Audacity to Believe, is Sheila Cassidy’s fine and moving memoir of her time as a young doctor working in Chile. During that time the US organised a bloody coup against the democratically elected president, Salvador Allende, which brought to power the despotism of Margaret Thatcher’s close friend, General Augusto Pinochet.
Cassidy was herself caught up in the terror that Pinochet unleashed upon his own country. After having treated a wounded rebel she was betrayed, arrested and tortured.
Cassidy is forensic in detailing what happened next, and her descriptions are chilling. She describes two sessions of electric shock torture to the most sensitive areas of her body. In the first session she made up a story about who put her in contact with the rebel she treated. Having wrung this story from her she was dressed and put in a car with the secret police who took her to check out her story. Having found it a farrago of lies they brought her back, stripped her naked again and resumed the torture. This time she broke and told her torturers everything they wanted to know.
There is a common practical, as opposed to moral, objection to torture, which is that, as Cassidy attested, a person being tortured will tell their torturer anything to get the torture to stop. So it is difficult to know what is true, and what is false. However as Pinochet was under no existential threat after he seized power the cowards and rapists of his secret police had plenty of time to check the stories of their thousands of victims and bring them back to the torture chambers if the original stories proved false.
In war, or under the proverbial ticking bomb situation where time is of the essence, it is considerably less likely that torturers would have the luxury to test the accounts of each of their victims. At least until now.
In his book The Finish, about the assassination of Osama Bin Laden, Mark Bowden provides some detail of how the information technology of US defence and intelligence services has advanced in the years since the slaughter of the 11th September attacks on the Twin Towers. The result of this is increased capacity for rapid analysis of data from mass surveillance and cross-checking of interrogations, including those obtained under torture. In other words we are moving into a world in which the intelligence and defence communities of the US, and much of NATO presumably, can render obsolete the practical objections to mass surveillance and torture.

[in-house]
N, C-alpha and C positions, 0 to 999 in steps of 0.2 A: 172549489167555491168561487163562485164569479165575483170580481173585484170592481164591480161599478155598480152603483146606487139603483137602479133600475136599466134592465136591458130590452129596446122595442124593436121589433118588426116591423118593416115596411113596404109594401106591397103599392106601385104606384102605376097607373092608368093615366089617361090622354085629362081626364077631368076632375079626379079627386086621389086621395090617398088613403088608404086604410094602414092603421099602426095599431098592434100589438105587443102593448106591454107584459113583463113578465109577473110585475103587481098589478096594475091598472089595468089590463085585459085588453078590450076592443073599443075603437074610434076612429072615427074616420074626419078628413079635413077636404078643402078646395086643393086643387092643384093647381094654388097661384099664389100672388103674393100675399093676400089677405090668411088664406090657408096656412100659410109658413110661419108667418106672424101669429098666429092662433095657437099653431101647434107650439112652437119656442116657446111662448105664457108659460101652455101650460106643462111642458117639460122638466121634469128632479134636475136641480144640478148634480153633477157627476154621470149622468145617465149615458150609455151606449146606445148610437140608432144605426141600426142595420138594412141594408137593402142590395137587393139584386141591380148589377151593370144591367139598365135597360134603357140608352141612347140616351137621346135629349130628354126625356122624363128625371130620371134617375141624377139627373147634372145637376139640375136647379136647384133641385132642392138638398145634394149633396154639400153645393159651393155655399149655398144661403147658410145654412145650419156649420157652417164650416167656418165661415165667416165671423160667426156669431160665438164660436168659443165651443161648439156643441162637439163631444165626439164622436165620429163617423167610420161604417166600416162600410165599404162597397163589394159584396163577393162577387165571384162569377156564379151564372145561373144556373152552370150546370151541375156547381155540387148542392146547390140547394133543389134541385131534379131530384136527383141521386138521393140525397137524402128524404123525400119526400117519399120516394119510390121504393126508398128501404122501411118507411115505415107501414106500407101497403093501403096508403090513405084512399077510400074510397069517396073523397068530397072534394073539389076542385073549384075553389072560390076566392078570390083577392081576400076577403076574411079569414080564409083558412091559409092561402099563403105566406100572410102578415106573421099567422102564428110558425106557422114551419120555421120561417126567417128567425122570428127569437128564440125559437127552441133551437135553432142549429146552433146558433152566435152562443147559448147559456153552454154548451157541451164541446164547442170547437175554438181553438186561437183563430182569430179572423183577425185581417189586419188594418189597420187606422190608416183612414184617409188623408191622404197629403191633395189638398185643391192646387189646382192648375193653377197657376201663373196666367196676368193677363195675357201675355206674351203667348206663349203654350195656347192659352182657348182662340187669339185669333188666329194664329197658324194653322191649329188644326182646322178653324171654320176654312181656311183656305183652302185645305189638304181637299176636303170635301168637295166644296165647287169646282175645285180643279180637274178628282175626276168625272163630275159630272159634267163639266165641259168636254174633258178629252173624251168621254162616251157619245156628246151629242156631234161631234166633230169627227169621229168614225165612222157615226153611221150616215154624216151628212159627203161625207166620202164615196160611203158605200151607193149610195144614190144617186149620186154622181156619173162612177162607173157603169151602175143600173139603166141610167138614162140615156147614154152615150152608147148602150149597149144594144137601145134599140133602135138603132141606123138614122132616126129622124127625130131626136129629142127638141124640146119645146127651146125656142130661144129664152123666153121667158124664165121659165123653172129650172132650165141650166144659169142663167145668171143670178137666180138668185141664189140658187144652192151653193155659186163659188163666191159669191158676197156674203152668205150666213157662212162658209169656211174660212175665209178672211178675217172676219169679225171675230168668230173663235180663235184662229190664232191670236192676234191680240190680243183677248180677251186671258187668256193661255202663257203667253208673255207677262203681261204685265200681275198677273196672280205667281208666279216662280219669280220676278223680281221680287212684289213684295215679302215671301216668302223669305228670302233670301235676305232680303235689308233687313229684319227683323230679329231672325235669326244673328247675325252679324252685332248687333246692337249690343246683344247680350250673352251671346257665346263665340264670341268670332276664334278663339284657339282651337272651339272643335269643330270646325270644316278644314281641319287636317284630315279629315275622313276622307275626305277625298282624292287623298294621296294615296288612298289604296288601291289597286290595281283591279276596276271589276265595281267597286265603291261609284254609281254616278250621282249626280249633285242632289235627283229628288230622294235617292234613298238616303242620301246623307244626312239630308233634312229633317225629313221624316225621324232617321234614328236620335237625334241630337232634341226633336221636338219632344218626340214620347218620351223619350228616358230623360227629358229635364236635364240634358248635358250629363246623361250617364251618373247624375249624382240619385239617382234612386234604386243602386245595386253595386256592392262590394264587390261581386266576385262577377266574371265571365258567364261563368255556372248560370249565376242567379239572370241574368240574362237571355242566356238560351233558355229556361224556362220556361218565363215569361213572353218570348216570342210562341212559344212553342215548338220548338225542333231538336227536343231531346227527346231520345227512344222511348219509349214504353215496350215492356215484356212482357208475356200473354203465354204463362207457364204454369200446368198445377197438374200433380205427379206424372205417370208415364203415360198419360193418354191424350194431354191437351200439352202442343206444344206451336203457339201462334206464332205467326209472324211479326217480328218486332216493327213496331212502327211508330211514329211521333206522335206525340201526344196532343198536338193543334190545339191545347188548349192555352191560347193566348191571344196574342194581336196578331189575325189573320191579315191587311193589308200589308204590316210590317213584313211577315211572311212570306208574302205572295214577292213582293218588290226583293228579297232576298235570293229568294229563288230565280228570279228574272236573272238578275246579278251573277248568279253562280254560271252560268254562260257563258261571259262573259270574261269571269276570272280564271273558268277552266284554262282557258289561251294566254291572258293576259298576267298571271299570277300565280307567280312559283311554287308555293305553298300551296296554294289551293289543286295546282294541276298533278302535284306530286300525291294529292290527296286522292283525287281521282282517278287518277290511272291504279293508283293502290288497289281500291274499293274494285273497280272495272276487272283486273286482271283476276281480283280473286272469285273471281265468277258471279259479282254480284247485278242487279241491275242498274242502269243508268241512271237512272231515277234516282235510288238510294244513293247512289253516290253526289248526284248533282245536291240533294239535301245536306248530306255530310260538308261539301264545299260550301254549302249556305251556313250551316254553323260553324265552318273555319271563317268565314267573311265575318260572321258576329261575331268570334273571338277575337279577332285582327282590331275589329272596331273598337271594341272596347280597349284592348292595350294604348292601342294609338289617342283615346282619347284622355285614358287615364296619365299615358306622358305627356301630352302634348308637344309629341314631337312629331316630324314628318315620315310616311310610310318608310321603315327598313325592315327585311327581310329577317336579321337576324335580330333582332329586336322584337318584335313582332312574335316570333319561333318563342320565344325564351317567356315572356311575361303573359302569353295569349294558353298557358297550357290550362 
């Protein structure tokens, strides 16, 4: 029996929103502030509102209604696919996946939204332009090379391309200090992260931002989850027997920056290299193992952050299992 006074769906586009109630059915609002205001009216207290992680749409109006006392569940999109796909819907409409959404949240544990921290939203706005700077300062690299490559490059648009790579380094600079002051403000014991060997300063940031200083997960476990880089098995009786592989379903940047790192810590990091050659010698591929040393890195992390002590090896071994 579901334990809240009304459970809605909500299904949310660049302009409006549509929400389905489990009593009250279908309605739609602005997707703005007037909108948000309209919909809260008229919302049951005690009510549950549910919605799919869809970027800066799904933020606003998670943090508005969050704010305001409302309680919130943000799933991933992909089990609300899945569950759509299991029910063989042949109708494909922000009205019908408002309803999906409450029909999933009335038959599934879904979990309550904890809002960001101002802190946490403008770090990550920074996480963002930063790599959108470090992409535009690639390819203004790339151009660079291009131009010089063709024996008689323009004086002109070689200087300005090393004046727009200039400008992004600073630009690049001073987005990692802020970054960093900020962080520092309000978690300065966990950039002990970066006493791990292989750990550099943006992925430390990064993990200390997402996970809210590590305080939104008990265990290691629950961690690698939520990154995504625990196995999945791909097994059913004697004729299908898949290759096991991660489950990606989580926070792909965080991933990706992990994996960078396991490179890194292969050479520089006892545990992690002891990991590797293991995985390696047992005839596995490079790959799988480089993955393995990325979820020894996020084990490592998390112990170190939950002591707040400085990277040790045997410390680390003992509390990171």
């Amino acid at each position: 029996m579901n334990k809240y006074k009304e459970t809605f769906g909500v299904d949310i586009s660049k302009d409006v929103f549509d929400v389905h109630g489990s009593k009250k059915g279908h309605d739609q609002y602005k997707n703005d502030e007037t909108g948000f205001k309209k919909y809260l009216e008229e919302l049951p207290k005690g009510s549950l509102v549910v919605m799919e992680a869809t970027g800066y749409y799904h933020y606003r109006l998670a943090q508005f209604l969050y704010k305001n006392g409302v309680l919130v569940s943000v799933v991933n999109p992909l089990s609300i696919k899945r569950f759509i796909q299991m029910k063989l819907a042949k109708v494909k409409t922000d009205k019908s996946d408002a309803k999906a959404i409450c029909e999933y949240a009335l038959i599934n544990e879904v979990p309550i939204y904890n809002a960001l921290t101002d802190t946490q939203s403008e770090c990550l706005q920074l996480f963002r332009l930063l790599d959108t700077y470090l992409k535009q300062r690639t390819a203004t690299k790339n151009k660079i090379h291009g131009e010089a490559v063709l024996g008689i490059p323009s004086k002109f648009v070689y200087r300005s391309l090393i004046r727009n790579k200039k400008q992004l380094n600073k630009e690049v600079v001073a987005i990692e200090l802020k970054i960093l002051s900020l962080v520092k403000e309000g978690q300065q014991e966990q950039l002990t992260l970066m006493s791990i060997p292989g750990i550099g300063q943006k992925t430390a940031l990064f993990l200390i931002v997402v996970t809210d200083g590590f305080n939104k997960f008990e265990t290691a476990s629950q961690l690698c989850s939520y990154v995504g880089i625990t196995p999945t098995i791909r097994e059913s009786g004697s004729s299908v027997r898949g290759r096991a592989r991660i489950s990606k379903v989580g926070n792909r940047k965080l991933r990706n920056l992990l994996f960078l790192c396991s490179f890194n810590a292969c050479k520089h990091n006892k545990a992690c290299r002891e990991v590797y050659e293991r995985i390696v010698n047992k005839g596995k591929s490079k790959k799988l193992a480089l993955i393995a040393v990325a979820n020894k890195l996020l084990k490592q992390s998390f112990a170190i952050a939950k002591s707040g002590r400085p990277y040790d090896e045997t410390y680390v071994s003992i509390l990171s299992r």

This is a distressing prospect for a number of reasons. As Mark Bowden has shown elsewhere, in his book Roadwork, the permitting of even limited provision for torture can lead to much wider acquiescence in it as a routine practice. This inevitably comes to ensnare the manifold innocent along with the fewer guilty, and can become a deep source of alienation from and resentment of the perpetrators. As the lessons of Abu Ghraib prison showed the violence of torture will inevitably give rise to the violence of insurrection, as torture not only corrodes the souls of the perpetrators and erodes any of their claims to moral superiority, but instills in its victims a burning desire for revenge.
We seem to be moving into a time when Orwell’s prediction of a permanent state of war is becoming true. In part this has arisen from a glib attitude amongst Western leaders towards war, an ignorance of the political contexts in which they have meddled and an abject failure to understand the political implications of the violence they have unleashed, which has included the incarceration, mistreatment and torture of thousands who have been swept up in these wars.
The erosion of practical constraints on torture increases the risk that in some future conflagration military and political leaders will be enticed by the promise of it delivering some easy tactical advantage. It is vital that they remember that one of the political implications of this form of violence is that it will sow dragon’s teeth that may blossom as armed men in years to come.